Harper’s “New Vague”
08/12/2012, 19:34
Filed under: Economics, Politics

Harper’s approach to the foreign take-over of Nexen is incoherent at best, a recipe for corruption and patronage at worst.

Yesterday, Steven Harper announced that the government of Canada would allow the selling of Canadian privately owned Nexen to Chinese state-owned CNOOC. 15.4 billion dollars will exchange hands.

Harper is aware that the move will be unpopular, even among his base in Alberta. So, the Prime Minister took a reluctant tone.

But I’m not concerned by the politics of the decision. I’m concerned by how the decision was made, and, ultimately, the precedent it sets for how decisions will be made in the future.

The CBC reports:

The prime minister told reporters that future takeovers of Canadian oilsands companies would be allowed “only in an exceptional circumstance.”

The government is deliberately not defining what an “exceptional circumstance” might be, reserving for itself full powers of political discretion.

Greg Watson calls this approach Harper’s “new vague.” In short, the government will permit future take-overs if it is in their best interest… or… I mean… if it is in the nation’s best interest… or both, or neither… in fact, we have no idea!

The new vague is dangerous and irresponsible.

Criteria and process for decisions like this need to be transparent. Because the decisions are too important to be made for political reasons; and, because, with projects of this scale, the costs of buying people off can be virtually insignificant.* Leaving the decision up to, arguably unqualified, political elites makes the process vulnerable to political whim and corruption.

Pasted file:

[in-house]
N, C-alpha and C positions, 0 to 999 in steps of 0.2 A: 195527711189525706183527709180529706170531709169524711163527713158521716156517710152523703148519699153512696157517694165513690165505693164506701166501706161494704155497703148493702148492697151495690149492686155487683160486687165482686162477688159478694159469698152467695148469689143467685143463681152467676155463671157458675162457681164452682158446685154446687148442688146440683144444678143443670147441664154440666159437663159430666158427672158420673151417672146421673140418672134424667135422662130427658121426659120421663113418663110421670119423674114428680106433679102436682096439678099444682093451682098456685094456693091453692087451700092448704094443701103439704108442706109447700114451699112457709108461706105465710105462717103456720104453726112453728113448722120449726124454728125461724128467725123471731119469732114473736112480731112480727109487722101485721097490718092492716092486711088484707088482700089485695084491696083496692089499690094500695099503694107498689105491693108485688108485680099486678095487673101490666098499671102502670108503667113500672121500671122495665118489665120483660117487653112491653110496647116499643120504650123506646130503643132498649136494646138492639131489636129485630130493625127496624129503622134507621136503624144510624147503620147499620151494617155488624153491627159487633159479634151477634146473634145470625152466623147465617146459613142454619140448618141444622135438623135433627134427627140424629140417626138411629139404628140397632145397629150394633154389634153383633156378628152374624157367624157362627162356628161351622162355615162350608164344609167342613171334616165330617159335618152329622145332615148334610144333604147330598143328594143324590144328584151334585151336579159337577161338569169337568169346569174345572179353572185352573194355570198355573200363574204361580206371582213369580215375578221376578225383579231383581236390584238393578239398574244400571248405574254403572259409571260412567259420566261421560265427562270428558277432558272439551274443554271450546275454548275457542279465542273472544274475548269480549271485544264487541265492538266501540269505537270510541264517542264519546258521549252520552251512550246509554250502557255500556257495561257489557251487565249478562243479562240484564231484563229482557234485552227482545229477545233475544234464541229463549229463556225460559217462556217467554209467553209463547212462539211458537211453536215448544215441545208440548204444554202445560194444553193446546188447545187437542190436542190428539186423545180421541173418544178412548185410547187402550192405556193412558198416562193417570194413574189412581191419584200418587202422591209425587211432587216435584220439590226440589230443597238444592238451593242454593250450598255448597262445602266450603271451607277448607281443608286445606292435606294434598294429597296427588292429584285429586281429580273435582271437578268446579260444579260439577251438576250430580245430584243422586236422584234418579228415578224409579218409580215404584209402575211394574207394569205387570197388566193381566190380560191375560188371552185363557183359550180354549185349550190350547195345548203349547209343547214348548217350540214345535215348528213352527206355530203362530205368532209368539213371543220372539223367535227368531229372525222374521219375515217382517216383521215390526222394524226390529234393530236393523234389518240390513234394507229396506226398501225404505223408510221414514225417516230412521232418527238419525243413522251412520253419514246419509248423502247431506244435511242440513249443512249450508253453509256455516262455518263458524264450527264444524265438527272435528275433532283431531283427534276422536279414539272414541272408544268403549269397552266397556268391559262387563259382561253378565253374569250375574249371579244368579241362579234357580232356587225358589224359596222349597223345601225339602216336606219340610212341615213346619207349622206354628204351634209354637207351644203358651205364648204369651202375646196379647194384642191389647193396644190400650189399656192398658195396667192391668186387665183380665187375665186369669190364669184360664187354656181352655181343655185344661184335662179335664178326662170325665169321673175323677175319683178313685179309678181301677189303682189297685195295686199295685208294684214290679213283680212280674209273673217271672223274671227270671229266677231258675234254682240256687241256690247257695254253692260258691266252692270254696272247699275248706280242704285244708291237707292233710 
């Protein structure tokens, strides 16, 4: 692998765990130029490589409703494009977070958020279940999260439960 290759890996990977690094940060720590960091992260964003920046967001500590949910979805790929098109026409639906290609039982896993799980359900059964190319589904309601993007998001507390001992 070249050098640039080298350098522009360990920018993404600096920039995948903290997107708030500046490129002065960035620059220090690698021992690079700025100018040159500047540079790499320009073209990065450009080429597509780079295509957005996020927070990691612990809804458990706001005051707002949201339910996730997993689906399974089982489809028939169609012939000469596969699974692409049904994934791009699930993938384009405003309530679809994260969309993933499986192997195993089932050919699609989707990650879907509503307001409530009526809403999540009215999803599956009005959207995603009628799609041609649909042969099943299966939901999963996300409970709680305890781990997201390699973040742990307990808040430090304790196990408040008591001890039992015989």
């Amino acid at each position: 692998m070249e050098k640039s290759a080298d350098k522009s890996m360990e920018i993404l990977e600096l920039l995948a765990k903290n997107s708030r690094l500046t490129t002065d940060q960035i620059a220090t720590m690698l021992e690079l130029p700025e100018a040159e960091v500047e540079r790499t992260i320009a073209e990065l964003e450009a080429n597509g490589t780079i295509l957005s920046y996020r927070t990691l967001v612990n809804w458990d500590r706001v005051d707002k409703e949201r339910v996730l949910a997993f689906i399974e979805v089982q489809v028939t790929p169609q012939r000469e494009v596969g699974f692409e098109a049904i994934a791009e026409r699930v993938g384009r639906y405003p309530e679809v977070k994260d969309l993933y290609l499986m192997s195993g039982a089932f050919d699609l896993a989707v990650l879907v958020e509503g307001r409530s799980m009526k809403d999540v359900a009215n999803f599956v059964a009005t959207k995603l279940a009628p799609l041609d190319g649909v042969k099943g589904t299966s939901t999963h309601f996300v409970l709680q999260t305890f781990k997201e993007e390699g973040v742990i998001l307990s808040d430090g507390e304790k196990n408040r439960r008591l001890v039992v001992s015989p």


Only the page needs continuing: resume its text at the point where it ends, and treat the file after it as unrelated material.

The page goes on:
Decisions about foreign take-overs should be made by people qualified to make decisions about foreign take-overs.

It’s not that politicians shouldn’t have a role, but that their role should be different. The job of politicians is to oversee the experts, setting out the criteria they will base their decisions on, and making sure that they do so without corruption.

Even if the Harper Government are moral folk that would never let their private interests interfere with whether they let deals go ahead in the future,** this doesn’t mean that this will be the case with the next, and the next, and the next government.

In recent years, a number of leading thinkers (e.g.) have begun to articulate a theory of development that connects exactly the degree of transparency in decisions like these with long-term economic and social wellbeing.

With his new vague, Harper leads Canada one more step down the path of un-development.

* 1 million dollars represents only 0.006% of 15.4 billion dollars. If Nexen set aside a trivial 0.1 percent of their investment to pay people off, they would have 15.4 million dollars to soften up functionaries.

** The evidence hints at quite the opposite. This week the Harper Government removed protections on nearly all of Canada’s lakes and rivers. Of the handful that remain protected, 90% are in Conservative held ridings.

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